The router sled

Sometimes I need to make a tool to do something. The router sled was a case in point. I have a couple of slabs that I would like to use as table tops. One is  a Western Red Cedar burl, the other is Pacific Yew I think. I knew I needed to flatten the future tops as they had been rough cut with a chainsaw but I wasn’t about to try it with my little orbital sander or hand plane.

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Red Cedar burl

So  I did a little bit of searching on the web and quickly found all kinds of router sled ideas. These allow you to mount a router with a flattening bit in a set of rails that are levelled over the top of the slab. You run the router across the top until it’s flat and level, flip it over and do the base, then it’s ready to finish and use for whatever nefarious purposes you choose. My friend Gord lent me his router so I thought I’d give it a go.

Whenever I make a  tool or a jig or something, I always have to ask myself if I’m looking for a finely built device that will last for years and provide thousands of uses or is it just a one trick pony to get the job done and will be “good enough”.

This was definitely a “good enough” situation. The tops really just needed to be flat-ish and level to mount legs on so I started to see if I could make something with only the bits and pieces I had on hand. I started by scrounging in my scrap metal pile. I was pretty sure I had some 2 inch angle iron. It turns out that the 2 pieces I had were pretty much the right size so I used them as is for the router rails. I grabbed some scrap pieces of 1 inch angle as well and cut them to size to use as the braces for the rails and then just welded them together. Job 1 completed.

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Completed sled assembly. Not pretty but functional

For the sled base I used a big piece of  3/4 MDF I had and cut some 3 inch wide strips from it to build the side rails and clamped them to the base piece which I had slapped on to my workmate out in the driveway. I used some non-slip rug underlay to keep the slab from moving around and was ready to fire up the sled and take it for a test drive.

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Ready to go!
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Successful test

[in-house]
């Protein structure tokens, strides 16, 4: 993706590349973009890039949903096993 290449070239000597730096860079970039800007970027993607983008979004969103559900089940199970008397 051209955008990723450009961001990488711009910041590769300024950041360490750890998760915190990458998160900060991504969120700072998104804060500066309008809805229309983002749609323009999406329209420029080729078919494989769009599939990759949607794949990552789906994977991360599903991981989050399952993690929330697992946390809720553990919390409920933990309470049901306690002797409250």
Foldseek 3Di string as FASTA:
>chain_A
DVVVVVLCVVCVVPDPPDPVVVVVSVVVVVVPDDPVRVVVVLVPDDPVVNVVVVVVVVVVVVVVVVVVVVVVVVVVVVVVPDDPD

Everything seemed to work okay so I stuck my earplugs in a little deeper, cleaned off my face shield and went crazy! I will admit to an enjoyment of all things that make a lot of noise and a lot of wood chips and the router is one of the best at both!! Everything was going well on my bright sunny day until I realized that the forecast rainshowers had decided to make an appearance a little early. So I tarped off the sled, stopped for lunch and waited for the showers to pass.

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On hold

Fast forward 2 hours….. Still raining….. I decided that I better get Matt to give me a hand and move everything undercover to the front of the garage. This was not the kind of device that was assembled for long term use so I wanted to get the slabs done and over with. With the sled now moved to the relative dryness of the front of the garage I got to work again. I finished off the Yew slab and started in on the Cedar.

Work on the Cedar slab went a lot faster. I had figured out the quirks and so was done both sides in about an hour and a half. By which time of course the rain had stopped.

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Both slabs completed.

They turned out really nice. Just need to be finish sanded and oiled and then I have to figure out what I’m going to do for table bases on both pieces. And I’ll be spending the next few days getting the garage cleaned up from all the sawdust and wood chips. It was a fun little project and if (when) I need to do it again I’m good to go. Gord thinks he might want to give the rails a go on some slabs he has so they might get some more use soon.

What’s coming up next you ask? I have no idea but I’ll think of something and you’ll see it here.

 

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2 Comments Add yours

  1. mikeazariah says:

    Nice looking tops, now for legs, eh?

    Like

    1. bobdobqb says:

      Yeah. That’s going to take some thought. Got the hard part done though.

      Like

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